Big Food, Little Food
Kevin is a member of The Motley Fool Blog Network -- entries represent the personal opinion of the blogger and are not formally edited.
No matter what the stock market does or what the economy, even the global one, does there are certain things that have potential and appeal. Looking at the basic human needs of food, water and shelter opens the door to investment strategies. Regardless of what sectors are doing well, it is given that something is providing a dividend or doing well in the areas of food, water and shelter. Yes the housing bubble burst in a catastrophic and economically damaging way, but ultimately it opened up possibilities for investors to profit from the rental market.
This brings us to a beloved necessity of human existence- food. The cap range for food is quite varied as there are massive multi-national entities like Dole (NYSE: DOLE) all the way down to small caps you are more than likely unaware of.
Adding food stocks to your portfolio makes sense because these stocks are pieces of companies that provide goods that are the basics of life itself. That doesn’t mean every food related stock is a winner, it just means that some exposure to food stocks is a wise move as the basic goods involved will always be needed.
Starting off with big food companies there’s Sysco Corp. (NYSE: SYY) a major player in the food-away-from-home industry and supplies just about any place one could get a meal that isn’t a private residence. With many subsidiaries, Sysco supplies about 400,000 customers, has a cap of over $17 billion and a P/E of 14 making it reasonably priced. Sysco Corp. is a five star stock at the Fool with overwhelming bullish support and 3.6% dividend as the most recent yield. If SYY takes a big hit, most of us may be eating at home for quite some time.
Core-Mark Holding Company, Inc. (NASDAQ: CORE) is much smaller than a titan like Sysco and has a cap of about $520 million. Core-Mark is in the business of distribution to convenience stores as well as providing other services like marketing and logistics. Customers are located in the U.S. CORE is a reasonably priced stock with a P/E of 16 although the valuation's close to the high-end of the 52-week range. The Q2 report for Core-Mark Holding had an EPS that was $0.17 below expectations and revenues were about $70 million below the mark despite showing a 12% year to year increase. The EPS is solid and the revenue is growing so “misses” in analyst expectations shouldn’t be too concerning. Most folks on the street give the stock a target of $54 as compared to the current price of $45.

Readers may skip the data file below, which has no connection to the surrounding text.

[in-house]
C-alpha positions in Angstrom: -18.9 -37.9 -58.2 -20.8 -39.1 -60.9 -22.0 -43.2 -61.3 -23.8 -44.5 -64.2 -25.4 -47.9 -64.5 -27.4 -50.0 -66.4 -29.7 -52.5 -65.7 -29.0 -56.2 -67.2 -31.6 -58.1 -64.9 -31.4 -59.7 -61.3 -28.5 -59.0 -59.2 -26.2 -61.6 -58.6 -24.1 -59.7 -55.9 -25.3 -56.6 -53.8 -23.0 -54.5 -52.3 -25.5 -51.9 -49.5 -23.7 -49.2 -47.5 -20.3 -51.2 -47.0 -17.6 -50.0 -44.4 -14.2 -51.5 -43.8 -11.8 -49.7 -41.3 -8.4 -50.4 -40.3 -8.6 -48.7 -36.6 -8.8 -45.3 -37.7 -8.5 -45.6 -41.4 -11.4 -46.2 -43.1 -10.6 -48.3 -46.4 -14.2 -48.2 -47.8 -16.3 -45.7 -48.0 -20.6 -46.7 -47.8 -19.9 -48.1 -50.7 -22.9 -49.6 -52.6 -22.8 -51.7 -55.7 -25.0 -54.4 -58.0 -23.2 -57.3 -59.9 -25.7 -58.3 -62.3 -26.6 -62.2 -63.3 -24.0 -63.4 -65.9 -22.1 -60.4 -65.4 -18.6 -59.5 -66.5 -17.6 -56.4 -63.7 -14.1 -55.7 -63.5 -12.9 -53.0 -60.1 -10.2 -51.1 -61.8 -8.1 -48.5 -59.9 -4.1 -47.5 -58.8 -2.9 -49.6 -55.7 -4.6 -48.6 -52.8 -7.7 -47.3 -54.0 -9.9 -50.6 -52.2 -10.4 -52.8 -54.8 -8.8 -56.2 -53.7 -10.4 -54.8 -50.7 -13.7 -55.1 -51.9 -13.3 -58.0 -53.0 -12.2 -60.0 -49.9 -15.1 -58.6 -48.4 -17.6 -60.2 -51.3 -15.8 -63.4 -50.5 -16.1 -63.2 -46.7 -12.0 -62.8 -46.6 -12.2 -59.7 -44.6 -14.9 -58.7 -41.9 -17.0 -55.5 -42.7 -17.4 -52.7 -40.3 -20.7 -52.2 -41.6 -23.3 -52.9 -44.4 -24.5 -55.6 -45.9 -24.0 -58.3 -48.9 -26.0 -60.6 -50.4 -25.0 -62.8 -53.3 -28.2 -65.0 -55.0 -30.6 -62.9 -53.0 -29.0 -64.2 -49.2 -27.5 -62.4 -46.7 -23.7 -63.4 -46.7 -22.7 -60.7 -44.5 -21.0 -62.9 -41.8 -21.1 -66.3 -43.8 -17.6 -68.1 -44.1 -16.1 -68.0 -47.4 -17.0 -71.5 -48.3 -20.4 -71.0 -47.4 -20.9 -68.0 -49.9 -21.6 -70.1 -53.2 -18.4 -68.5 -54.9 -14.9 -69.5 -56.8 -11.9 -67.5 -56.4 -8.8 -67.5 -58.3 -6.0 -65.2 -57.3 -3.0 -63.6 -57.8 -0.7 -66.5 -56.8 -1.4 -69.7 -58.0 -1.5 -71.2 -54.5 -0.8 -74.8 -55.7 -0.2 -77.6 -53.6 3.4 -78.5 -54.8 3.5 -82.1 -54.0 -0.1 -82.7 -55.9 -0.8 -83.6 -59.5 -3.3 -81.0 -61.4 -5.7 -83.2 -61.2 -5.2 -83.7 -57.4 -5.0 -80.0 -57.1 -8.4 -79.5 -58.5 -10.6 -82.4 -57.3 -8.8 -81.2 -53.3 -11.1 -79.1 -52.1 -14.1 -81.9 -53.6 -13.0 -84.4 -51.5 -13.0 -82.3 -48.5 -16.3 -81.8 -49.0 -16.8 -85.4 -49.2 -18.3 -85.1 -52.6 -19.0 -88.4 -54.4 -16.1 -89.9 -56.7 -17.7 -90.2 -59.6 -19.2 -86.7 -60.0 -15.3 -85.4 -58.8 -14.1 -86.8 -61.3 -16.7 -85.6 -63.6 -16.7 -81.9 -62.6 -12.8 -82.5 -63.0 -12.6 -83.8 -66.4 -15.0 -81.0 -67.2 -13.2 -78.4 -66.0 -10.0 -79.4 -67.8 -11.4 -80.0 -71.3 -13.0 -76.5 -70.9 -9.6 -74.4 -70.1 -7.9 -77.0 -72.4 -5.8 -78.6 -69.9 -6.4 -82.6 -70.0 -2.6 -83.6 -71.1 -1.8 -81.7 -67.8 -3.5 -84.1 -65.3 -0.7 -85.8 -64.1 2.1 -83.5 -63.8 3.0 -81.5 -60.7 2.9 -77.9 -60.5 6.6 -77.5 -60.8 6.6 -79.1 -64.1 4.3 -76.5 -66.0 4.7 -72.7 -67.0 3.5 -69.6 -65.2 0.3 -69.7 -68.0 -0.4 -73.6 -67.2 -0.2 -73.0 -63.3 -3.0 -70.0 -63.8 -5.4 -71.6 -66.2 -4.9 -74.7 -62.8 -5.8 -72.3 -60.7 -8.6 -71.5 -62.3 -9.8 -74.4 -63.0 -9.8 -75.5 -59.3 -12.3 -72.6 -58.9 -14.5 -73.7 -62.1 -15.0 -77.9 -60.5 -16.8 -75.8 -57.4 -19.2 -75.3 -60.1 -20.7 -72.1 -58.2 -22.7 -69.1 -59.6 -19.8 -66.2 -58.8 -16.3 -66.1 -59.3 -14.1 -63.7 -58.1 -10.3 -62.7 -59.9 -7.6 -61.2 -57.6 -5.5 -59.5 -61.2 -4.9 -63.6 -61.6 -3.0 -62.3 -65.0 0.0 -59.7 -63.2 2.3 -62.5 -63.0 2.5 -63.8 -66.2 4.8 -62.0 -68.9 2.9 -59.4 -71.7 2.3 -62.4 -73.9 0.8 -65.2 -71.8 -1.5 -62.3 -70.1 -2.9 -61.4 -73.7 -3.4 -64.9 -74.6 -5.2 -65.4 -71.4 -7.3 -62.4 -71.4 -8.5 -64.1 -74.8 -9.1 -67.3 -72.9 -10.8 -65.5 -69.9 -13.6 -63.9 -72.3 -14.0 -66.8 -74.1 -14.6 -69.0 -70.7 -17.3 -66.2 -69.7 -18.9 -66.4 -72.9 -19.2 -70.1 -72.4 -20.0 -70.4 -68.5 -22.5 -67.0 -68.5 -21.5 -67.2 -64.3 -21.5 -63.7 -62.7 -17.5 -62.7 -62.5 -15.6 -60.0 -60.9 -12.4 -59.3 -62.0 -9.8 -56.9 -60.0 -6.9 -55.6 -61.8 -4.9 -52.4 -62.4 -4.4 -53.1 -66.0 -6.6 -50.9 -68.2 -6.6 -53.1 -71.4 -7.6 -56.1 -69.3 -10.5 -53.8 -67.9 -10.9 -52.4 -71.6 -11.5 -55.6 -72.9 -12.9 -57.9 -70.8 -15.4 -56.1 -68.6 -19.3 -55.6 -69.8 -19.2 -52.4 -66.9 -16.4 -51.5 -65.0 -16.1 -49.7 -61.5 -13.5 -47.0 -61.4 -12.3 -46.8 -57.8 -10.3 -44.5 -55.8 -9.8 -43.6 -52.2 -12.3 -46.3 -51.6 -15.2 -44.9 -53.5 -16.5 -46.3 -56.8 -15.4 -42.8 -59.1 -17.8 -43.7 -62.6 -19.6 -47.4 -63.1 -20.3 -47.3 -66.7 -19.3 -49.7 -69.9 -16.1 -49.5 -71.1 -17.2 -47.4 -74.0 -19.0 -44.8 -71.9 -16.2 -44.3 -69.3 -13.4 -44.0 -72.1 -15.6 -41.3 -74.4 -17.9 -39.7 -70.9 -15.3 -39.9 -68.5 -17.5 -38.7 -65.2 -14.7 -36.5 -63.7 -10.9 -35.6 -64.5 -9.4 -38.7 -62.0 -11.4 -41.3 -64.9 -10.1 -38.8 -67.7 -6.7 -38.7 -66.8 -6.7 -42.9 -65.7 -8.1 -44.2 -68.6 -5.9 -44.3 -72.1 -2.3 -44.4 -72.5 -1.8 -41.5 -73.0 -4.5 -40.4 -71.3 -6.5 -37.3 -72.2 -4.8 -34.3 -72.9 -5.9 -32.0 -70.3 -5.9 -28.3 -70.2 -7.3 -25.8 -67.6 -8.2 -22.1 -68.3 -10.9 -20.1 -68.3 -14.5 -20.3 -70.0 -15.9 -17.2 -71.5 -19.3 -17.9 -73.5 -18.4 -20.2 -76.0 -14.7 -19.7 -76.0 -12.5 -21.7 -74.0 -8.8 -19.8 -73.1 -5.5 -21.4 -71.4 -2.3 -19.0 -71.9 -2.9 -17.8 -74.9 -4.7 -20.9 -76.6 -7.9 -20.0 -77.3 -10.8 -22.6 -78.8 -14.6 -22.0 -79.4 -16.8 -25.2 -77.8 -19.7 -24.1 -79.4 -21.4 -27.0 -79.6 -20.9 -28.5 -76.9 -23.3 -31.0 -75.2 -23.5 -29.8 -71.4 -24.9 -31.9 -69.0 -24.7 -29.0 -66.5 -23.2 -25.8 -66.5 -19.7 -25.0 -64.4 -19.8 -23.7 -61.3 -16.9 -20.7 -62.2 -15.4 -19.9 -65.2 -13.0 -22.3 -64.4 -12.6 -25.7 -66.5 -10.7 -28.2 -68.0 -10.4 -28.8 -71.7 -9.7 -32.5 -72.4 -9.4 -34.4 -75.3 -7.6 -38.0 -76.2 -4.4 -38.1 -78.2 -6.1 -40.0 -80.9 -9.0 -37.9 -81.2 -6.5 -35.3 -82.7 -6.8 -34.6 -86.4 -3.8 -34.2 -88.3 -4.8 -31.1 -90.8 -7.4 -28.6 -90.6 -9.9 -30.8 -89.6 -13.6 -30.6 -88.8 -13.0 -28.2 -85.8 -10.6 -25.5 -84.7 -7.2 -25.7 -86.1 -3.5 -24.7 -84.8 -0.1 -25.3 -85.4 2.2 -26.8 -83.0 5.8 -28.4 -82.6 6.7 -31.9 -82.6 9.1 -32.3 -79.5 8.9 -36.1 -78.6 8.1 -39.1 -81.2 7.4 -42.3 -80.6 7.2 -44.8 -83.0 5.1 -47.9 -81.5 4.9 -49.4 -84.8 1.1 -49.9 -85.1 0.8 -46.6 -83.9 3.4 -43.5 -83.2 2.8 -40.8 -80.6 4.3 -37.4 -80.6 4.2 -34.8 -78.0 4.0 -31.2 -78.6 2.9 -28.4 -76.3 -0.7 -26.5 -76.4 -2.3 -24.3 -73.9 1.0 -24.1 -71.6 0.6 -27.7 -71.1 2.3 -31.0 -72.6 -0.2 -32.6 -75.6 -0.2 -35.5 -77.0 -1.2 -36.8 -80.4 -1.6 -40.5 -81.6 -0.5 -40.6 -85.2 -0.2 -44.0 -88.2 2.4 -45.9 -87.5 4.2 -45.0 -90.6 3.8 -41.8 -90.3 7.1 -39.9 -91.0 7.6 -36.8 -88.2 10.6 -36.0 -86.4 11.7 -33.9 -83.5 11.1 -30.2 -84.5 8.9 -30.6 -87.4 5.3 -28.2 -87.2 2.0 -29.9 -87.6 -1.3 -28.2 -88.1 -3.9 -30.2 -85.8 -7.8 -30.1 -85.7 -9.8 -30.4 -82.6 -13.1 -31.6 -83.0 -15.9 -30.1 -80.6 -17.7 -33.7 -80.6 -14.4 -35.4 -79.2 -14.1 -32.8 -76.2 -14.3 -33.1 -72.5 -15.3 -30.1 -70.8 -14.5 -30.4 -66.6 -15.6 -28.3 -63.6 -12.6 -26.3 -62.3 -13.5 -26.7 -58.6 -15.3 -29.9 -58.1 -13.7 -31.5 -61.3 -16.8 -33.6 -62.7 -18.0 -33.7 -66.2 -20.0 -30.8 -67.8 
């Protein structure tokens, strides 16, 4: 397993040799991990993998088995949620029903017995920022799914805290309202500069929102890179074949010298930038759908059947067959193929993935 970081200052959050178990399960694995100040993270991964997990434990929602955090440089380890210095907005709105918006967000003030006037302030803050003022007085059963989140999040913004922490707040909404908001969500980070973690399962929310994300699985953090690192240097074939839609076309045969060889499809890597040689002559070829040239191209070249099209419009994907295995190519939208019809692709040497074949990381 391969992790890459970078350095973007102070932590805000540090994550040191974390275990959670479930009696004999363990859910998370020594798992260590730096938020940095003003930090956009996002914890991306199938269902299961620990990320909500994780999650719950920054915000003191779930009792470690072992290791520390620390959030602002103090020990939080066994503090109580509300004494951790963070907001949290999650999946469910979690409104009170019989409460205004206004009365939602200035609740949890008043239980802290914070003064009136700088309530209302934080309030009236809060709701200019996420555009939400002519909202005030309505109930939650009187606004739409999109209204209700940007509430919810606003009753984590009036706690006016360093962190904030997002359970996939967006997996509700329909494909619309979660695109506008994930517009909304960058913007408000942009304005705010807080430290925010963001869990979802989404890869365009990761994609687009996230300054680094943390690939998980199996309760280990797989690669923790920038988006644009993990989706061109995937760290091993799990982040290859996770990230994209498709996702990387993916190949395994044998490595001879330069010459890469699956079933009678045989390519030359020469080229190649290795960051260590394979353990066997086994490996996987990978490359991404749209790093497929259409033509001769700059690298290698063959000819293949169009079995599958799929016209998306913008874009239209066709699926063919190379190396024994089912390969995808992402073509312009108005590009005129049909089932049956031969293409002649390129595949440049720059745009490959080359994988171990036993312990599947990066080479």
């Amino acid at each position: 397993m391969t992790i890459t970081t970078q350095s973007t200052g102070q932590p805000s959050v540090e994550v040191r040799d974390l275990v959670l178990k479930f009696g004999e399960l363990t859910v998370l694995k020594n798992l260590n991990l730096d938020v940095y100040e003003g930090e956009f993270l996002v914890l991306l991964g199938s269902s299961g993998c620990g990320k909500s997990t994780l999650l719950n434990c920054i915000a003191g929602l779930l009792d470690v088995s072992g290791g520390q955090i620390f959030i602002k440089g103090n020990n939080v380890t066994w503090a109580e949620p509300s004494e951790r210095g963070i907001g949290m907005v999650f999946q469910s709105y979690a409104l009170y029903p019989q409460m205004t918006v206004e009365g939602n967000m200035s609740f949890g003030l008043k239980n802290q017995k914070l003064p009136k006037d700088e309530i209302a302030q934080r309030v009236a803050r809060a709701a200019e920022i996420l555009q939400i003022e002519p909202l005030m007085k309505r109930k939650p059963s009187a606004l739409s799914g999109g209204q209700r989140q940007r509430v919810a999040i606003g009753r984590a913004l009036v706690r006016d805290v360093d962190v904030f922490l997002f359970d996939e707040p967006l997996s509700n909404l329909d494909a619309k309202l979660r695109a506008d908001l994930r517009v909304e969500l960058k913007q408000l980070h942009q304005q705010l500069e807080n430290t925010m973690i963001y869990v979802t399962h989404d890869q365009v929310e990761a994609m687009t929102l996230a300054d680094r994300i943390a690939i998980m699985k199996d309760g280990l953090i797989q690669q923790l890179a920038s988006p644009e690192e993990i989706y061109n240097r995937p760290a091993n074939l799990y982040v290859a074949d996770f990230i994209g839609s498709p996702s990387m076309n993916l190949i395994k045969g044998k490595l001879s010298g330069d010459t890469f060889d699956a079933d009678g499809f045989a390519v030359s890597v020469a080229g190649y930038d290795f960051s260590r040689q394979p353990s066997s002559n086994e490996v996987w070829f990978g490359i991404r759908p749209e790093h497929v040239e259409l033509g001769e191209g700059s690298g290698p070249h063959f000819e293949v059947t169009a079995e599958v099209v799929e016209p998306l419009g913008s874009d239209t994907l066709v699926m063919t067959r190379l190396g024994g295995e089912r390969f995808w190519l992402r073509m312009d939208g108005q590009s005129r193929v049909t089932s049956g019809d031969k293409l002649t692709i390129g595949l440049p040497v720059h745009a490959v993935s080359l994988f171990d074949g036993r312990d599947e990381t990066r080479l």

Getting even smaller here (like Steve Martin) is Nash-Finch Company (NASDAQ: NAFC) with a cap of about $231 million. NAFC is losing money and sits at the bottom of the 52-week valuation range. Nash-Finch only gets two stars at the Fool, but I believe there is potential for a rebound. Year to year revenue is down about .6%, but the recent EPS was $0.10 higher than expected.
Another smaller player (but not an easily manipulated penny stock-type) is The Chefs’ Warehouse (NASDAQ: CHEF). With a cap of about $326 million, it is rather small compared to a giant like Nestle. This company went public about a year ago and the valuation went up to $26 and then came down to the current price of around $15, just about where it started. Chefs' recently purchased the Ohio meat and seafood company and appears to have a growth through acquisitions strategy. The forward P/E is about half of the current P/E, but doesn’t take into account the new acquisition. Chefs' Warehouse doesn’t have the best analyst sentiment, so consider it a risky choice with the potential for a noticeable valuation gain.
When looking at basic goods for investing, check out the whole range of company sizes for a nice portfolio mix. Invest wisely, invest boldly and make money, capitalism wants you to.
thedeswolf has no positions in the stocks mentioned above. The Motley Fool has no positions in the stocks mentioned above. Motley Fool newsletter services recommend Sysco . Try any of our Foolish newsletter services free for 30 days. We Fools may not all hold the same opinions, but we all believe that considering a diverse range of insights makes us better investors. The Motley Fool has a disclosure policy.If you have questions about this post or the Fool’s blog network, click here for information.